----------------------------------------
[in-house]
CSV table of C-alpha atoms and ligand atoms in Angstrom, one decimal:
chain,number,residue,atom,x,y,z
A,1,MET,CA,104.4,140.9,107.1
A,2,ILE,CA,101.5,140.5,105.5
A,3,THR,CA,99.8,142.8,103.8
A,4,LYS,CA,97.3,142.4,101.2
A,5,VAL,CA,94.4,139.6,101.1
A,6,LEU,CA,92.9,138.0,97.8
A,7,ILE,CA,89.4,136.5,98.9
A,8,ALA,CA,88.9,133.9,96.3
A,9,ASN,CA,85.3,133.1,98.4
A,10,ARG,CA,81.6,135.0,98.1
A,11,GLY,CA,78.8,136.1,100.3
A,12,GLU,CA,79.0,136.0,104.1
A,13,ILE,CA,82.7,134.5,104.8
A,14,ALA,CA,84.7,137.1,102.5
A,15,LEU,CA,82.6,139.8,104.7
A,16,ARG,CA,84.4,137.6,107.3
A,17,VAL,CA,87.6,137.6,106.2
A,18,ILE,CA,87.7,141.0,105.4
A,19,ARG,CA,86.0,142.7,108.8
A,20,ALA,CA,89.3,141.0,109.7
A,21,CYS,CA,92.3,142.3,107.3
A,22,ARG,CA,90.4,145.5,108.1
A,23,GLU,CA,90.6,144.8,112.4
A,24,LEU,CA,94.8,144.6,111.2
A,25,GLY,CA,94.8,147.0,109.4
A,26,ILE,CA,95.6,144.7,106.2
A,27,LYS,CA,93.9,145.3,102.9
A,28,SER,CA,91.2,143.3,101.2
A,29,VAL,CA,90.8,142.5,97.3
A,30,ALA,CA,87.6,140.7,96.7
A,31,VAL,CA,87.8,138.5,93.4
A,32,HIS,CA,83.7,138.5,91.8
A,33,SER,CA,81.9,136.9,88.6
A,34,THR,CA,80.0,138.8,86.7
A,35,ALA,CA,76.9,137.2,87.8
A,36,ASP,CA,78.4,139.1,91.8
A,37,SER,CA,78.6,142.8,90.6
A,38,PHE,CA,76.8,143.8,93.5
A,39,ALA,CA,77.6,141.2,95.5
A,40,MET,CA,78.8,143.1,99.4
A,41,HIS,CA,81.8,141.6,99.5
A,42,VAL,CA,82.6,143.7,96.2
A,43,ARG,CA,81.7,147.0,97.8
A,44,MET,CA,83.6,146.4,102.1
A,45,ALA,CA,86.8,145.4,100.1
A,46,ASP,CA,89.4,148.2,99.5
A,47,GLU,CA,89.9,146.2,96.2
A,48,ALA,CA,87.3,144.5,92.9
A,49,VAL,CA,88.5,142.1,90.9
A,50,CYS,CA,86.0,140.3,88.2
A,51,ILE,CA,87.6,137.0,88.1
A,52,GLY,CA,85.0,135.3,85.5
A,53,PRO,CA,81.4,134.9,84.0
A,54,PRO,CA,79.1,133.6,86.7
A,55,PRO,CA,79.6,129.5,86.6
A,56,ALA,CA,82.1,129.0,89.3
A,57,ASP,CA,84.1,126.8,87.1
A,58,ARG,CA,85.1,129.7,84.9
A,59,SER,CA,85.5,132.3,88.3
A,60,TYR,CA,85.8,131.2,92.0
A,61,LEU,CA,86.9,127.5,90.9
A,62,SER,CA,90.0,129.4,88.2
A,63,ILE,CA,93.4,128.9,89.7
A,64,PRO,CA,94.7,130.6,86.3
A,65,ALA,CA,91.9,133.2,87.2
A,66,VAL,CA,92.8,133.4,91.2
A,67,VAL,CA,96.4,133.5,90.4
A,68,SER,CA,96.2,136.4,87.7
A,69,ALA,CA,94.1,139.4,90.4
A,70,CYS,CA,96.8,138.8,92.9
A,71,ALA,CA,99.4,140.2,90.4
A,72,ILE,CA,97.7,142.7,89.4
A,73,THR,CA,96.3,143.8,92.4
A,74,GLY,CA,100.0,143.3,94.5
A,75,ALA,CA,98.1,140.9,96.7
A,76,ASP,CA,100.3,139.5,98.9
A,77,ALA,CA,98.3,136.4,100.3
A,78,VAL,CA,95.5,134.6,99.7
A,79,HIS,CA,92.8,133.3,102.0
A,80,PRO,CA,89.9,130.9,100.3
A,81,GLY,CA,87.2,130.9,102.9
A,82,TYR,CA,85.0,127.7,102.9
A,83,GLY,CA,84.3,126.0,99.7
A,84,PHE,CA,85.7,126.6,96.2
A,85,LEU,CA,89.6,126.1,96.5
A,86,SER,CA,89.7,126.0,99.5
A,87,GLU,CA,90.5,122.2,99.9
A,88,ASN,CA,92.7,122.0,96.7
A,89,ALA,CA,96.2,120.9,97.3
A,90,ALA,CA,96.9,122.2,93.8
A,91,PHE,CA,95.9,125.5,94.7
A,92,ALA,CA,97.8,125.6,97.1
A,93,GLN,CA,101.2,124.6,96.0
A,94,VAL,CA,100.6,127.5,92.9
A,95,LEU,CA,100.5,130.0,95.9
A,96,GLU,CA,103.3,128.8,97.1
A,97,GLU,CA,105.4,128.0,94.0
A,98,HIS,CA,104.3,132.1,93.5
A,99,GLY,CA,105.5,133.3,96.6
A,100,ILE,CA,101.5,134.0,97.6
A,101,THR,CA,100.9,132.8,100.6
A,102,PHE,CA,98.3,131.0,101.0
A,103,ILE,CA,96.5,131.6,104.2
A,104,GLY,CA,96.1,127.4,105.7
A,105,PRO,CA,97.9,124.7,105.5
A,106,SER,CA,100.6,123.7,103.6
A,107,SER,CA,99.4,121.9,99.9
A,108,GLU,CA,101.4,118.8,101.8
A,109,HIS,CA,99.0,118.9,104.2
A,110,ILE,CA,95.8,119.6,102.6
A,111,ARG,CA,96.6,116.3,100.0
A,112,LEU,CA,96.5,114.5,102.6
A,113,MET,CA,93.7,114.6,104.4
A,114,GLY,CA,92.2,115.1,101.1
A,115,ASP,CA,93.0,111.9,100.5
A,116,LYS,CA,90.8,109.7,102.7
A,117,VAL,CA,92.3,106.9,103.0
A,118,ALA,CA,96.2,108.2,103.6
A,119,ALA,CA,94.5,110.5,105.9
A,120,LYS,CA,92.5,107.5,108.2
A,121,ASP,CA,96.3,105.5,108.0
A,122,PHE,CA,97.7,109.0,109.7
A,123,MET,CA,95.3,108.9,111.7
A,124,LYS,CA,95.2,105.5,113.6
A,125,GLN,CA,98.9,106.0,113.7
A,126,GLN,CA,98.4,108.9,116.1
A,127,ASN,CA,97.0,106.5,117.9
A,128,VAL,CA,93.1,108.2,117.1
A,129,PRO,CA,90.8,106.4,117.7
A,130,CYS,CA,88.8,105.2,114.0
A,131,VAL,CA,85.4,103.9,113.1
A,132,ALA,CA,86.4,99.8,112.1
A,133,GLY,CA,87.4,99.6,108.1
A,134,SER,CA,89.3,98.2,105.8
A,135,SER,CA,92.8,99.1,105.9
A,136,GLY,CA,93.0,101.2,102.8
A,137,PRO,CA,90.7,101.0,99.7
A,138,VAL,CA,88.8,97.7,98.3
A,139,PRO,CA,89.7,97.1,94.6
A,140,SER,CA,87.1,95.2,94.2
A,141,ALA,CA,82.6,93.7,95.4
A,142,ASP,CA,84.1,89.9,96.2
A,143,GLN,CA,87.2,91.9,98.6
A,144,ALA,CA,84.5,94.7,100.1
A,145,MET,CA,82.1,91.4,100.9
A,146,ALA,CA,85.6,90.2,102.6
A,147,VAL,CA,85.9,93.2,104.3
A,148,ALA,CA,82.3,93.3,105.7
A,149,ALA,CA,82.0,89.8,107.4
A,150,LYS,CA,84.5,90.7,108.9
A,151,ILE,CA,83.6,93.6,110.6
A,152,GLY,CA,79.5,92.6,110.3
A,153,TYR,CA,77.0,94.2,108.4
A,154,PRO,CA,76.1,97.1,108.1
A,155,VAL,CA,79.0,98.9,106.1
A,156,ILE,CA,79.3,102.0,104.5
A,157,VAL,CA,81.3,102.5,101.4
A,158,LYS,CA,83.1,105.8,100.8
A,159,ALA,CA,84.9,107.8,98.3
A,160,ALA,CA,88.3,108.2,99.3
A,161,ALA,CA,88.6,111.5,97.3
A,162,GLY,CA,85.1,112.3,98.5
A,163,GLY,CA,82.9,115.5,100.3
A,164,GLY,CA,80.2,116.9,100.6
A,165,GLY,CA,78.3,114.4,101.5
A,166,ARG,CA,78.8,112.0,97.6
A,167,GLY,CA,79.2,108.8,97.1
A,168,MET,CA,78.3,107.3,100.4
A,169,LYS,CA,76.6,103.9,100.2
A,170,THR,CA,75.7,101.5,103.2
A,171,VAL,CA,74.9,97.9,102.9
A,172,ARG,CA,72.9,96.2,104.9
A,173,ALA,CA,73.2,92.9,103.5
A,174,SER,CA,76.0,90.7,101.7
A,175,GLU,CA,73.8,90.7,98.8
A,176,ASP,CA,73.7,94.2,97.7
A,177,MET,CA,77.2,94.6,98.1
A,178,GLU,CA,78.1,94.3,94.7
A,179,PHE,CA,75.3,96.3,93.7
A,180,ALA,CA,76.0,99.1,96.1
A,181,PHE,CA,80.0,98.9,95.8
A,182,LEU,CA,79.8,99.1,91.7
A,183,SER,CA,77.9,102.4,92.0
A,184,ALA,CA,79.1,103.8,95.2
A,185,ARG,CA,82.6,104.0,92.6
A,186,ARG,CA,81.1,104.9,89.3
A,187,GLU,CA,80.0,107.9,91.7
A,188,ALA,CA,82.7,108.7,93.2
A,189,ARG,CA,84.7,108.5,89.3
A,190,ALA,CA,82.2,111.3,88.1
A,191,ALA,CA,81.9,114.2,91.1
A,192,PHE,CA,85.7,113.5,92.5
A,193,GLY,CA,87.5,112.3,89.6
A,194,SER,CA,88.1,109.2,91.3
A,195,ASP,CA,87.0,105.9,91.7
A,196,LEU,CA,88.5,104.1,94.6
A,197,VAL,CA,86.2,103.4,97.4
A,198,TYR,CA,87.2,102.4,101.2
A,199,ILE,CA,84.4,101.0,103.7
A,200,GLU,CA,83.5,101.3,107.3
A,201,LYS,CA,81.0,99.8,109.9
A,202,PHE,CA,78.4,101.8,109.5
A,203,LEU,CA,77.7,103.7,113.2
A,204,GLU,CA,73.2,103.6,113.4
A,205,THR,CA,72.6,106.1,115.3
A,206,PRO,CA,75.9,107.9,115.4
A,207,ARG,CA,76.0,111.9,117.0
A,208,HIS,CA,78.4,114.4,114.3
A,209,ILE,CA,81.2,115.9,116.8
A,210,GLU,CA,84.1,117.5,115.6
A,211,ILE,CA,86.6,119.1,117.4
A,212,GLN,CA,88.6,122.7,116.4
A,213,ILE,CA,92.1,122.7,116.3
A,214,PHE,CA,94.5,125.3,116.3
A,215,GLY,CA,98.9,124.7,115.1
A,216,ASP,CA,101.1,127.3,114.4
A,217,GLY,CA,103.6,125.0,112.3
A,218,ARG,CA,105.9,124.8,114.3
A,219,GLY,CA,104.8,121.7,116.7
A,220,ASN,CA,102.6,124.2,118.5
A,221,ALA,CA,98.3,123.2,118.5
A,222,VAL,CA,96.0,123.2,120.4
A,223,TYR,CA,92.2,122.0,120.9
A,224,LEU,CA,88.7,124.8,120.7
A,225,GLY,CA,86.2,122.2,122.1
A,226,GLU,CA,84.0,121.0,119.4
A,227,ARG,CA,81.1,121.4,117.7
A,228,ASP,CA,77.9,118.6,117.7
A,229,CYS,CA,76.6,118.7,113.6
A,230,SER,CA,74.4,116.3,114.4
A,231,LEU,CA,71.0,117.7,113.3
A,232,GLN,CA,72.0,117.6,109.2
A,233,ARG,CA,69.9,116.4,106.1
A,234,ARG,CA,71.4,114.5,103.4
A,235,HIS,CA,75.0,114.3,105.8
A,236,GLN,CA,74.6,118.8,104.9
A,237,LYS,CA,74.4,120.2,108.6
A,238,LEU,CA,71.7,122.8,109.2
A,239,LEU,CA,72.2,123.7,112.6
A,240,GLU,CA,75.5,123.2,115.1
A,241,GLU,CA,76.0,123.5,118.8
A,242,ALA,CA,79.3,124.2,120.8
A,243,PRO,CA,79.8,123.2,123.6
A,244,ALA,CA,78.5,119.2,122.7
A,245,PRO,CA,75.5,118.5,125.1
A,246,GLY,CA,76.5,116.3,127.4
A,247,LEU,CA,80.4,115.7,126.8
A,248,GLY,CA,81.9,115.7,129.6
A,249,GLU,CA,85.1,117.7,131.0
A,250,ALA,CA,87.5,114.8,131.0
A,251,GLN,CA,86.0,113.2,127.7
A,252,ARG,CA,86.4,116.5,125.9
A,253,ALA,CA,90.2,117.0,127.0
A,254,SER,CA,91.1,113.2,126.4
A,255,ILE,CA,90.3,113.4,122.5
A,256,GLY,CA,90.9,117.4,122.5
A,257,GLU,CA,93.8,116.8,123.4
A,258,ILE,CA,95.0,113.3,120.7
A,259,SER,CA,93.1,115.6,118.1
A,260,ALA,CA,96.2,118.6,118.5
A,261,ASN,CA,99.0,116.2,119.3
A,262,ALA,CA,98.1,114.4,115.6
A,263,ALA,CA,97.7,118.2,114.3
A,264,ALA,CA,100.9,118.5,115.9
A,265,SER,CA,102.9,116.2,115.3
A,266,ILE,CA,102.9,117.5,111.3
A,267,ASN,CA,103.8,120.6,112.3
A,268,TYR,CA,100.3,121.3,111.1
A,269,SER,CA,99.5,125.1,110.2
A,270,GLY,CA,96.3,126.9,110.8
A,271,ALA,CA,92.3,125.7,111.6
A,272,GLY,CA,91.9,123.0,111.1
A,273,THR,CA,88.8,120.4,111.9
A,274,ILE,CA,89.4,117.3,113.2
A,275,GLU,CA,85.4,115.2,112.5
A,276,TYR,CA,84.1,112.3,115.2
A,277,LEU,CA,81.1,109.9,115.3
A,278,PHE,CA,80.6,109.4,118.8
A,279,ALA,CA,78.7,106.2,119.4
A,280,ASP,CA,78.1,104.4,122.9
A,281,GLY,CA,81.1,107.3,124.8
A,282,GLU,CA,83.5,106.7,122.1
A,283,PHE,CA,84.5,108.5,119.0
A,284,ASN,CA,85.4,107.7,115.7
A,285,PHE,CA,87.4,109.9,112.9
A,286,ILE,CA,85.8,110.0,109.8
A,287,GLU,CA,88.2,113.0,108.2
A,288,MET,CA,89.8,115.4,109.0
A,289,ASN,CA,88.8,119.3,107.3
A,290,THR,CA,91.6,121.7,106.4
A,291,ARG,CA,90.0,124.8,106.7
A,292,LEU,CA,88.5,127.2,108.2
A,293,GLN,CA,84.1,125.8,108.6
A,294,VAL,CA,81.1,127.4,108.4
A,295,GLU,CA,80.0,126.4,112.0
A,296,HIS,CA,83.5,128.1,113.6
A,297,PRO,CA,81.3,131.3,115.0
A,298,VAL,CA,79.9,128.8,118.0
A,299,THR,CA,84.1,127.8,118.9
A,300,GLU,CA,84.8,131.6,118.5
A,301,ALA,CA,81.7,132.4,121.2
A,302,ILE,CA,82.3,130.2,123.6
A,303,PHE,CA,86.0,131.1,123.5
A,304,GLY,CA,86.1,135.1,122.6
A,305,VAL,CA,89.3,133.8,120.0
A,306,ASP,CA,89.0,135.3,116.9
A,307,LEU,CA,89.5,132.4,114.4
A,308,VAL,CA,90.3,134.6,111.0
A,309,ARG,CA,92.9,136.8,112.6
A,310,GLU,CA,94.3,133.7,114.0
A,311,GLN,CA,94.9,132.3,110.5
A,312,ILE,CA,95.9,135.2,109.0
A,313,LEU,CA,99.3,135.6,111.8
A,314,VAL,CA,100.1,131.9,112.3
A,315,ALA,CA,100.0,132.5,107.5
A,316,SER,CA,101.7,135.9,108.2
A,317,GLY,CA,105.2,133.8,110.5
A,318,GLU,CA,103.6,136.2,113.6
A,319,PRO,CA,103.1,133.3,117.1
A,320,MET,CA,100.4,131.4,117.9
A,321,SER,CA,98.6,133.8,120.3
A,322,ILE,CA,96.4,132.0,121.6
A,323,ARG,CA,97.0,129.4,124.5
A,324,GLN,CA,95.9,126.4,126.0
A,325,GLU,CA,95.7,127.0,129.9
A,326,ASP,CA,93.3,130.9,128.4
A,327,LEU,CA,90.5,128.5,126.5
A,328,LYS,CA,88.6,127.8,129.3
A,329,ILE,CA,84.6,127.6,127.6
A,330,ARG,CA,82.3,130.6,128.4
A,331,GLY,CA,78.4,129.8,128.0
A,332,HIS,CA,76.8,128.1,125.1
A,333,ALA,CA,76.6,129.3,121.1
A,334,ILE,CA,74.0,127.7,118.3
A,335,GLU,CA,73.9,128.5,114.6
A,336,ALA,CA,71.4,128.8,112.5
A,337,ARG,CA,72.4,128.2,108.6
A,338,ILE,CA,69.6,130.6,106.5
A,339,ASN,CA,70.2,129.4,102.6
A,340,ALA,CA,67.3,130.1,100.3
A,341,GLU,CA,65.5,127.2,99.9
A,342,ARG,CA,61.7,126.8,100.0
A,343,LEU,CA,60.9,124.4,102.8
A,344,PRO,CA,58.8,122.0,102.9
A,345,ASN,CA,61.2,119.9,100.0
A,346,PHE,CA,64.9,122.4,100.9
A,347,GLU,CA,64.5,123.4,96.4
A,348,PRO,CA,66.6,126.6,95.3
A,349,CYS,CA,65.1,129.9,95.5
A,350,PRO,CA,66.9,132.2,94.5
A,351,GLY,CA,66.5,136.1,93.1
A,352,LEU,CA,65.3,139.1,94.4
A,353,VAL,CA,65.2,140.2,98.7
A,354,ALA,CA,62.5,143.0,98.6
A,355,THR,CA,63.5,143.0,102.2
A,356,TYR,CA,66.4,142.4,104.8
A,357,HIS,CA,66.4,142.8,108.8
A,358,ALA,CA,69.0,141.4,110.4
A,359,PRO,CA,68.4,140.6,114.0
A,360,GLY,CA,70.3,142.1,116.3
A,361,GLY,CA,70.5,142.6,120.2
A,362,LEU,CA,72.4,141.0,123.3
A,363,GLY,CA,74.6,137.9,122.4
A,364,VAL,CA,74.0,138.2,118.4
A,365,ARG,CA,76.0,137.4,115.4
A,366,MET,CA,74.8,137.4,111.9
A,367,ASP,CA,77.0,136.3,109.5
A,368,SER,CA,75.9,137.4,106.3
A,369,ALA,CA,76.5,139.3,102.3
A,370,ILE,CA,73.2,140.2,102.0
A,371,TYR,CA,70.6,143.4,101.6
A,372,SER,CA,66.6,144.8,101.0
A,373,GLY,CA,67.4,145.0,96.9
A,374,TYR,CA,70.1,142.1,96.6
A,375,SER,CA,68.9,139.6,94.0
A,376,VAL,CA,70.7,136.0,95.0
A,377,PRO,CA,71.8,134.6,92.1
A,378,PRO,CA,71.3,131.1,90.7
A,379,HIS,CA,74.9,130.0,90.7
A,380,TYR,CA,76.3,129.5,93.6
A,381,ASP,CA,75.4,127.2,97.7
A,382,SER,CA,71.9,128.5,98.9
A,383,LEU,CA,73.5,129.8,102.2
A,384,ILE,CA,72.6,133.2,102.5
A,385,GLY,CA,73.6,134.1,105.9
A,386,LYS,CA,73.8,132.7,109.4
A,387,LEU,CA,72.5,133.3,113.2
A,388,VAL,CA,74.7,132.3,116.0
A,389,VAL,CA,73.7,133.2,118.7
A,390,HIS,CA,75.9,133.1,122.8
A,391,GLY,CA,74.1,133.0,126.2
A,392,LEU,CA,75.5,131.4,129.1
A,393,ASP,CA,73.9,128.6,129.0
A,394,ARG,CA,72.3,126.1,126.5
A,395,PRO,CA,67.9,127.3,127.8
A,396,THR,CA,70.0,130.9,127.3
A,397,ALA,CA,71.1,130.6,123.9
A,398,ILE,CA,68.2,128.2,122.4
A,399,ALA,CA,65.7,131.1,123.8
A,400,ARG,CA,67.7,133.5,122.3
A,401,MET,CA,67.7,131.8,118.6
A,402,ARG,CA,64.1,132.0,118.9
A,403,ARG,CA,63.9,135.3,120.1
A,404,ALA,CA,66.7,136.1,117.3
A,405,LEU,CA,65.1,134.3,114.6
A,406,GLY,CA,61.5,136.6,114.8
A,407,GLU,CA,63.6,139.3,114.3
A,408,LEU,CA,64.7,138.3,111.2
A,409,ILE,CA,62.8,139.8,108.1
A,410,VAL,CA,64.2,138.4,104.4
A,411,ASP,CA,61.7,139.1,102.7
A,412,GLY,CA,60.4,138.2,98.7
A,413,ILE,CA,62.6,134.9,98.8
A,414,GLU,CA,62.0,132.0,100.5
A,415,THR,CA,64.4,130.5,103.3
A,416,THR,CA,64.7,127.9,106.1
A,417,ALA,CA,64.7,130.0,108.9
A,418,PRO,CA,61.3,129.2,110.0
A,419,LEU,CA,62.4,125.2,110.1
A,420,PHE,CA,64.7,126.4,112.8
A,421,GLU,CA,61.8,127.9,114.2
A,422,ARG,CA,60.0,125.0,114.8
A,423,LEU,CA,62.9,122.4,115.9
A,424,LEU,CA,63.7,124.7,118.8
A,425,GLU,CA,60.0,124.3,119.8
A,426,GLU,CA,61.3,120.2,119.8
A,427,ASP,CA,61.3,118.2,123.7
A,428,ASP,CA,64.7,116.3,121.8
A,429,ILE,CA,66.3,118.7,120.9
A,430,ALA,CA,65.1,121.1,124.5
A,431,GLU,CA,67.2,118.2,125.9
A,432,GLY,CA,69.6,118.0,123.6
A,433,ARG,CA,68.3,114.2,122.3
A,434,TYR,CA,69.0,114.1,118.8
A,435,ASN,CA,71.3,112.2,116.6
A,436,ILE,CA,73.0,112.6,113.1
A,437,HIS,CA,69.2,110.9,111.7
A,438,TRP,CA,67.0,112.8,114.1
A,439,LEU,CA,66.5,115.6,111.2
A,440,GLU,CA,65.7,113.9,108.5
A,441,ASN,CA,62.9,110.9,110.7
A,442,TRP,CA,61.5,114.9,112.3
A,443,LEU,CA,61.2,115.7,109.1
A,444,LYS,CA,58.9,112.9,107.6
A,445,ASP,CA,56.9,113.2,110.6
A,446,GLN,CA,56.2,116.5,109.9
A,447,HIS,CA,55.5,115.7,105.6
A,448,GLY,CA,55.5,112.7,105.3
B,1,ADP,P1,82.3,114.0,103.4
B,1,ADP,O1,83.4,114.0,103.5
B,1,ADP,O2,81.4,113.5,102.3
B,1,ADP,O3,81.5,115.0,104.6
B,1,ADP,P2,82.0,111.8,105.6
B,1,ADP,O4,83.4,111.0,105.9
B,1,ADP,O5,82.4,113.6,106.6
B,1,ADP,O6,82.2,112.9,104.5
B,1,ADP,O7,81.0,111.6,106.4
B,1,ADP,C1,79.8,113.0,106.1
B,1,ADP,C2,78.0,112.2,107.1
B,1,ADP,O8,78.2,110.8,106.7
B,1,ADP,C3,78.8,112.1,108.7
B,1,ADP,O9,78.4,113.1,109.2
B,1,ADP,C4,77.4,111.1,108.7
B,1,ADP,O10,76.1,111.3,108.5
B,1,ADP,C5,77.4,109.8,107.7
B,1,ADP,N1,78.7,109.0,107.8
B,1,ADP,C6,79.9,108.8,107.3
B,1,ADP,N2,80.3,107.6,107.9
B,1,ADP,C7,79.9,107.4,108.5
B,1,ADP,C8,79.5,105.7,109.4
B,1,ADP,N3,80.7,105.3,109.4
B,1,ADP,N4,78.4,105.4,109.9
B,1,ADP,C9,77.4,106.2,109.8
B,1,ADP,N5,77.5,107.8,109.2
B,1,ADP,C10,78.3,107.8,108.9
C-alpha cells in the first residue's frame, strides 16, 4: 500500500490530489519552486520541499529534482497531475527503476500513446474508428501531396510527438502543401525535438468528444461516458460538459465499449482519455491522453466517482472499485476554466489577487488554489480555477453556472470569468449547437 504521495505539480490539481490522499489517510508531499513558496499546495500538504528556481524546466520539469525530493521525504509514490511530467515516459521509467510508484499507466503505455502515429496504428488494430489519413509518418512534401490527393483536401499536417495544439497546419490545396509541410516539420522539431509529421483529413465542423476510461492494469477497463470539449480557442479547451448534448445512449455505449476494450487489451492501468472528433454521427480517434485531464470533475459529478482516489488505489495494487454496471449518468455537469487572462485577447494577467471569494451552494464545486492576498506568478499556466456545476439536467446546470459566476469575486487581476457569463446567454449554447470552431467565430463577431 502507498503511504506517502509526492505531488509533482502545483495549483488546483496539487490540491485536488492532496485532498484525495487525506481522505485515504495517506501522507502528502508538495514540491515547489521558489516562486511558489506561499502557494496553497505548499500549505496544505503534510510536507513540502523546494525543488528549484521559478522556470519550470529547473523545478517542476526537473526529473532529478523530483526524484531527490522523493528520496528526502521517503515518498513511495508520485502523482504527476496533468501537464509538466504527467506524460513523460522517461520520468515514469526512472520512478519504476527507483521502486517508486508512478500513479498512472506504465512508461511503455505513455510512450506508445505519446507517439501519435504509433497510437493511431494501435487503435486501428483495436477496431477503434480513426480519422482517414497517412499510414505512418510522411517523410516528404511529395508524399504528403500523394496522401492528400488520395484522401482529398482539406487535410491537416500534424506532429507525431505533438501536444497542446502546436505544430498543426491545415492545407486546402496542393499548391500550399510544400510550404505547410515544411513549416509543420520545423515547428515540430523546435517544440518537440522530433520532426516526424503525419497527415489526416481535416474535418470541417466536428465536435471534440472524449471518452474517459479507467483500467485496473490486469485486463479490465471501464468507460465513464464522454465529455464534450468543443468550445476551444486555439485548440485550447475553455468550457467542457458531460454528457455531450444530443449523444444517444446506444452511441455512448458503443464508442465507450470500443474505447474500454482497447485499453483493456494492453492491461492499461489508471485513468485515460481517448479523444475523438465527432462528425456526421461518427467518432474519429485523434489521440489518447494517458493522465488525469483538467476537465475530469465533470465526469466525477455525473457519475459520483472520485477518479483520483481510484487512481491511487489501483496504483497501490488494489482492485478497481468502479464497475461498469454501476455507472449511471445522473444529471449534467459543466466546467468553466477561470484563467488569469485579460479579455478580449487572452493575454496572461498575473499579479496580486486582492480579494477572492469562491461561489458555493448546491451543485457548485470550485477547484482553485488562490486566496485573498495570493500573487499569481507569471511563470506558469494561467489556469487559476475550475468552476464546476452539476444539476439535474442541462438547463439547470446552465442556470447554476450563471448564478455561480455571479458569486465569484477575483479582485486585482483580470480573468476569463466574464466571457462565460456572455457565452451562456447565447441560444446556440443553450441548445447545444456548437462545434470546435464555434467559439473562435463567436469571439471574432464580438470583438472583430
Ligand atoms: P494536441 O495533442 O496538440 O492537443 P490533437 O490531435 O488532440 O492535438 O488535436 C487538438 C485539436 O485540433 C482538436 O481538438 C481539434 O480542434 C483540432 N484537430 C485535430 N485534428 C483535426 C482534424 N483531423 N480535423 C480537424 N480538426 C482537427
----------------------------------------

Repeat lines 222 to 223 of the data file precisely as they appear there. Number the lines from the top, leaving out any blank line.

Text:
A,219,GLY,CA,104.8,121.7,116.7
A,220,ASN,CA,102.6,124.2,118.5